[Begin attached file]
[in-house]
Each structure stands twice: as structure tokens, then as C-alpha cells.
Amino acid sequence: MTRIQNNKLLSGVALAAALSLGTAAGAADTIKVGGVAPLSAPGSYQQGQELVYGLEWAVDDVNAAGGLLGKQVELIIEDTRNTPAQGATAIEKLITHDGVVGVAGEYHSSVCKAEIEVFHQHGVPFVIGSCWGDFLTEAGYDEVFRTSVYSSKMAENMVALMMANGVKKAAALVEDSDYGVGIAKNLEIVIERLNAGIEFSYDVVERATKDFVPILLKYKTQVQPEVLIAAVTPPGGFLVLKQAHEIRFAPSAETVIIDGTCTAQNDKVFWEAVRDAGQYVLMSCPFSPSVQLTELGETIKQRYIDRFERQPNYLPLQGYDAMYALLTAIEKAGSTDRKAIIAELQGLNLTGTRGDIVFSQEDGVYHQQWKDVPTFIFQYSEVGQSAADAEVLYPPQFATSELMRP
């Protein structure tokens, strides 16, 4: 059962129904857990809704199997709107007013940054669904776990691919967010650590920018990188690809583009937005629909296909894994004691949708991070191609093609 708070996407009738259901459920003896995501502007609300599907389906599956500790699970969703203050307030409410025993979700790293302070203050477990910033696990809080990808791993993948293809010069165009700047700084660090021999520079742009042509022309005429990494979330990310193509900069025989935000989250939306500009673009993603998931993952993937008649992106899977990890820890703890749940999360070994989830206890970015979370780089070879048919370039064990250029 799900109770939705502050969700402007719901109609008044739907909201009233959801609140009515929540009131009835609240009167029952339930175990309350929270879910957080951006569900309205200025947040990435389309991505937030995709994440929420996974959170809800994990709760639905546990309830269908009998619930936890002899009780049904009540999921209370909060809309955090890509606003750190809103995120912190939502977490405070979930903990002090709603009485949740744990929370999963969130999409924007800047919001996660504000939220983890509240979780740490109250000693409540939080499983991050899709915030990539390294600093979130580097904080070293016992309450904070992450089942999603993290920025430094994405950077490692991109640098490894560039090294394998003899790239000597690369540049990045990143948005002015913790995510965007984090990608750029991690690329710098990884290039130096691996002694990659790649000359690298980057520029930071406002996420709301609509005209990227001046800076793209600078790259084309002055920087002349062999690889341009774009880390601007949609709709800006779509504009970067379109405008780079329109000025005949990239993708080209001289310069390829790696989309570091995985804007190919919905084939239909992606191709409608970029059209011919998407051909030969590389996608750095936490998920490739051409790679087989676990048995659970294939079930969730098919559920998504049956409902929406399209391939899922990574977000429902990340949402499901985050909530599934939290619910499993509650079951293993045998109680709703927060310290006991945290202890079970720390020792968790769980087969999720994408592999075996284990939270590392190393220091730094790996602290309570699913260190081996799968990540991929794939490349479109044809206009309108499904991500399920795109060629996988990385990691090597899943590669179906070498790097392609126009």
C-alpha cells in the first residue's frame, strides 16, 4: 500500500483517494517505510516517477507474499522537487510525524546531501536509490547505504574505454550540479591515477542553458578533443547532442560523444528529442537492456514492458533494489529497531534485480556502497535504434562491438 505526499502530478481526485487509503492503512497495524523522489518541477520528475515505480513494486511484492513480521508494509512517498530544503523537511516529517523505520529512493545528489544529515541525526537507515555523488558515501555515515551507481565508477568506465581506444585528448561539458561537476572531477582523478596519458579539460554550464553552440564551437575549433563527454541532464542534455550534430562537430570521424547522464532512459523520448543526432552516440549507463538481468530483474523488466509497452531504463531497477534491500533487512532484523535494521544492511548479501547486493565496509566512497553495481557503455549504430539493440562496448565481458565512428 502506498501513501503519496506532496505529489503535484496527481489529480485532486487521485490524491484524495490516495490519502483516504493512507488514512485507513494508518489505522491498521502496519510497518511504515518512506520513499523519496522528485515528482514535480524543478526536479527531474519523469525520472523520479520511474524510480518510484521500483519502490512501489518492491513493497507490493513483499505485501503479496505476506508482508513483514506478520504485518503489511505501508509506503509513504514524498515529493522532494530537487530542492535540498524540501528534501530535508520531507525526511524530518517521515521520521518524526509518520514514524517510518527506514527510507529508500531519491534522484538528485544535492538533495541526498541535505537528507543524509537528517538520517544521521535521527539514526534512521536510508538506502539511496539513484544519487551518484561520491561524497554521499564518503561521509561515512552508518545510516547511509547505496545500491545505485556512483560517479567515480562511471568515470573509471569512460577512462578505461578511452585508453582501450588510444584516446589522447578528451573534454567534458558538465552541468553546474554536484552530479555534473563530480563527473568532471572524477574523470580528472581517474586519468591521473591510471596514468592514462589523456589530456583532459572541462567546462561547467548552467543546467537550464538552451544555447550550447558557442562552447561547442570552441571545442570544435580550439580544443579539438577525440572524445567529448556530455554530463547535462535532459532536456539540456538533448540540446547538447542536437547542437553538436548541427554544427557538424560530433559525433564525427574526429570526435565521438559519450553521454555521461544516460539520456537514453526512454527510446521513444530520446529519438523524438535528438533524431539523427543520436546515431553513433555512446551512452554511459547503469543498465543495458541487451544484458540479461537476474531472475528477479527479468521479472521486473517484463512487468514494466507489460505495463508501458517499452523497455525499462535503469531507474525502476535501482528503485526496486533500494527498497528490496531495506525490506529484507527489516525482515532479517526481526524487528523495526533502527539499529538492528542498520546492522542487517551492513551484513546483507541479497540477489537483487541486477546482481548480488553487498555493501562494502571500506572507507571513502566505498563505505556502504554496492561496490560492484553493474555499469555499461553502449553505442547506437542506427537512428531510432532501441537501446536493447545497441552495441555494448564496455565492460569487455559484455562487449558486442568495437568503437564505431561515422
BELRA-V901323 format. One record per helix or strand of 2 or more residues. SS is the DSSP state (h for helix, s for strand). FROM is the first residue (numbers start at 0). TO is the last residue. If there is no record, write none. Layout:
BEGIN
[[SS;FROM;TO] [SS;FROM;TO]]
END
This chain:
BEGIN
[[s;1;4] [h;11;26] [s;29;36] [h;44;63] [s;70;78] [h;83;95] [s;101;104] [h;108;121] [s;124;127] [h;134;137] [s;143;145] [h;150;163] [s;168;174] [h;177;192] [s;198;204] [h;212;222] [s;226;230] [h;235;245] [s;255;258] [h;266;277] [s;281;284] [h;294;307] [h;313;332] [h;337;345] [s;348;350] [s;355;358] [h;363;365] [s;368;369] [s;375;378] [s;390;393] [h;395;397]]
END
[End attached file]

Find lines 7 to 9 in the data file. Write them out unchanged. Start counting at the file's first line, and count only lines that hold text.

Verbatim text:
BEGIN
[[SS;FROM;TO] [SS;FROM;TO]]
END